Lawmakers vow to end 421a as tenants sue landlords getting tax break

Joseph Brunner, David Lubinitsky among landlords accused of overcharging tenants

Michael Gianaris, Julia Salazar and Jabari Brisport support the bill to abolish 421a. (Getty, Jabari Brisport via Twitter, 544 Union)
Michael Gianaris, Julia Salazar and Jabari Brisport support the bill to abolish 421a. (Getty, Jabari Brisport via Twitter, 544 Union)


Three of the most prolific landlords in Brooklyn and Queens are being cast as villains by state and city legislators seeking to abolish New York developers’ favorite tax abatement.

Three tenants filed lawsuits seeking class-action status against the building owners for allegedly defrauding the 421a program by overcharging tenants by an estimated $10 million. Pointing to the cases, several lawmakers held a virtual press conference Wednesday vowing to support Assembly member Linda Rosenthal’s new bill to abolish 421a.

“Bad landlords will always find a way,” said Queens Sen. Michael Gianaris, who was among the attendees. “But as relentless as they are, we are going to be equally relentless.”

Other senators who threw their support behind the bill were Julia Salazar and Jabari Brisport of Brooklyn.

“I’m ready to regulate the hell out of these landlords,” said Brisport, who was joined in backing the bill by Cea Weaver, a tenant organizer and recent appointee to the City Planning Commission.

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The three state lawsuits were filed by tenant attorneys Tuesday in Brooklyn and Queens against Joseph Brunner, one of Brooklyn’s biggest landlords, for rents at 1875 Atlantic Avenue; tech entrepreneur David Lubinitsky for 12-15 Broadway in Astoria; and developer and manager Heatherwood Luxury Rentals for 544 Union Avenue in Williamsburg.

The landlords are accused of extending rent concessions to the initial tenants at their respective projects, which all received the 421a property tax break, but registering a higher legal rent with the state’s Division of Homes and Community Renewal. This enabled the landlords to subsequently raise rents from that higher base, according to the watchdog group Housing Rights Initiative.

The group uncovered the alleged scheme at the three buildings and assisted the tenants in getting legal representation.

An attorney for Brunner called the complaint against the landlord baseless and inaccurate, and denied any overcharges had occurred at 1875 Atlantic Avenue.

“The great majority of tenants are paying less than the occupants who first entered possession,” said Lisa Faham-Selzer, a partner at Kucker Marino Winiarsky & Bittens representing Brunner’s firm, via email. “The owner looks forward to fully vindicating itself in court.”

The other landlords did not immediately respond to requests for comment.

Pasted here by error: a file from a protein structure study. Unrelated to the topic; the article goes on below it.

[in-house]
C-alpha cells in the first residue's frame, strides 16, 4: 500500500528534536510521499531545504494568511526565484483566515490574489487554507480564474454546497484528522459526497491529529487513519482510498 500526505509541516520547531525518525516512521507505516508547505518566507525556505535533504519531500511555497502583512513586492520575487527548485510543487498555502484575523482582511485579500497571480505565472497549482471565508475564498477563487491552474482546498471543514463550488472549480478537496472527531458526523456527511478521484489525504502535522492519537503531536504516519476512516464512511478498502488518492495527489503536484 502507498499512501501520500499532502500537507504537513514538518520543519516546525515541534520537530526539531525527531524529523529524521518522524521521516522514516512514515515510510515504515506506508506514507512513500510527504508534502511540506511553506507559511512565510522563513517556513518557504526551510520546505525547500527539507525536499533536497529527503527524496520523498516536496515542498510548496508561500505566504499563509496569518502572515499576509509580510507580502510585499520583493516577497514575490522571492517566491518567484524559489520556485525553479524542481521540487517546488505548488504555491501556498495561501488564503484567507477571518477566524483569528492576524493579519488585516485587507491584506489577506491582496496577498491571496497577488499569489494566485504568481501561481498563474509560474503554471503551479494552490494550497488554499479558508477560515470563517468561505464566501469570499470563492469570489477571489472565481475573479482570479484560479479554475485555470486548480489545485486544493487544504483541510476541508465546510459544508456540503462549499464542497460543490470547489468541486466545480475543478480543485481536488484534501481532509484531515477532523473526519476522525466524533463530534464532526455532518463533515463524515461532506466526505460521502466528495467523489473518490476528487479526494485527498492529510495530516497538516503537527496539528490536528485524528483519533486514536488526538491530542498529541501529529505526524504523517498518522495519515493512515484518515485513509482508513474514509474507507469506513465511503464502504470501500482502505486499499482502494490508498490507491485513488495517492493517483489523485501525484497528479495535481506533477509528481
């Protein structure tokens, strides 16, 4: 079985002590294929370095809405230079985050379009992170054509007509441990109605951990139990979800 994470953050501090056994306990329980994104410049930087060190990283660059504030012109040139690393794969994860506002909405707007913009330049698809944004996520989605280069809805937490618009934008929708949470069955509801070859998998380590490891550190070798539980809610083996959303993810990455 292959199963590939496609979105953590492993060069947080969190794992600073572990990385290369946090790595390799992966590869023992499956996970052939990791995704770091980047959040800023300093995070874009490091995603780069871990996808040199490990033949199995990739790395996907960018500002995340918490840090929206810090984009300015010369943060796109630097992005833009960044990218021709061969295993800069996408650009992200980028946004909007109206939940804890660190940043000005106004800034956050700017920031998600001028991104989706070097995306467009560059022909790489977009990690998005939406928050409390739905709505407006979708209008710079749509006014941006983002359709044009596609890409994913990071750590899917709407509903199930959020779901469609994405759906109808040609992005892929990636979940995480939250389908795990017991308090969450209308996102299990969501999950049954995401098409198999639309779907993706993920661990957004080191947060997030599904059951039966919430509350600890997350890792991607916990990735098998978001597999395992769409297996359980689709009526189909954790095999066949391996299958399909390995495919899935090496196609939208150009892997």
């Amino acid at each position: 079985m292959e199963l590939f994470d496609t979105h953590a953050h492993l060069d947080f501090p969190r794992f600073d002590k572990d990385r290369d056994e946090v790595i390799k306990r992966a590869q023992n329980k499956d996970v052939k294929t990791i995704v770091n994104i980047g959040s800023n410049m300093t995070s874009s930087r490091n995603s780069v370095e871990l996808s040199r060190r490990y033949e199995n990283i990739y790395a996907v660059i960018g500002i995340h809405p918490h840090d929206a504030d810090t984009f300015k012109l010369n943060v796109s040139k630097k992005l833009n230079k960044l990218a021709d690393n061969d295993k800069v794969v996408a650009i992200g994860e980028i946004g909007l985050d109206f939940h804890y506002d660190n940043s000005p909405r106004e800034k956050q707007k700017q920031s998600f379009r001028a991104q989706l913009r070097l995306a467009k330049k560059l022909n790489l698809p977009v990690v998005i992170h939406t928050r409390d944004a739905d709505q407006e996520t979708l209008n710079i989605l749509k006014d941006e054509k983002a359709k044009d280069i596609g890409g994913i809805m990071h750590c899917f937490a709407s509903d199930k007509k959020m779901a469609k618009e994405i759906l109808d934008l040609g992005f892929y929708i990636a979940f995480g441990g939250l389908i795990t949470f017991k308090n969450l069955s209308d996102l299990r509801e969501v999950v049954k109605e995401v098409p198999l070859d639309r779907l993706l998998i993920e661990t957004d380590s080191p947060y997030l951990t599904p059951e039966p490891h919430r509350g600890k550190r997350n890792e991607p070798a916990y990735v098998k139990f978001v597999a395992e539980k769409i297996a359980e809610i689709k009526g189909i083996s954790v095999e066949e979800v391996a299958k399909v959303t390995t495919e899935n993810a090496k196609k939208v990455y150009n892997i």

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To encourage apartment development, 421a, which has been revised and renamed Affordable New York, provides a substantial property tax break but also limits rents on some units in projects that receive it. Until the tax break expires, those rents cannot increase by more than the percentage allowed for rent-stabilized housing.

HRI made the same allegation last year in four Brooklyn buildings where tenants then initiated suits against the landlords. The plaintiffs are seeking class-action status in those cases as well.

In three of those cases, the city’s three primary trade associations representing landlords have filed a motion to appear in support of the defendants. The groups include the Real Estate Board of New York, the Community Housing Improvement Program and the Rent Stabilization Association. In a joint statement, they argue that offering a one-time concession as compensation for enduring ongoing construction is an “agency- and court-approved” practice.

“When temporary circumstances arise, such as delays or other issues during the final phases of construction at a building, tenants should be able to negotiate a rent concession where appropriate. Additionally, the housing providers should be able to provide one without strings attached,” their statement read.

The trade groups declined to comment on the suits filed this week against Brunner, Lubinitsky and Heatherwood. The plaintiffs also seek class-action status for the new cases.

But HRI, tenant attorneys and lawmakers contend that the section of the Rent Stabilization Code that deals with the establishment of initial rent for units under 421a states that the first legal rent a landlord registers with the state must be equal to the rent tenants actually pay, including concessions.

What position the court takes on these seven suits will be closely followed by the industry and lawmakers alike.

Sen. Brian Kavanagh, who chairs the Senate housing committee, took part in the press event with the other lawmakers and called 421a “problematic” but he did not expressly support Rosenthal’s bill to abolish it. He said he would discuss with city and state agencies administrative remedies and auditing projects receiving the abatement as the court cases played out.

“It is important that we get a judicial interpretation of these rules,” said Kavanagh.

Other lawmakers have already made up their minds. Assembly member Zohran Mamdani, whose district includes Lubinitsky’s 12-15 Broadway, where HRI estimates more than 1,000 tenants have been collectively overcharged $5 million over a decade, is among them.

“This is, in many ways, akin to wage theft,” he said.

He called for ending 421a this year. Putting together political coalitions to modify the program has historically been difficult, a constraint that has led to the expiration of the program in the past.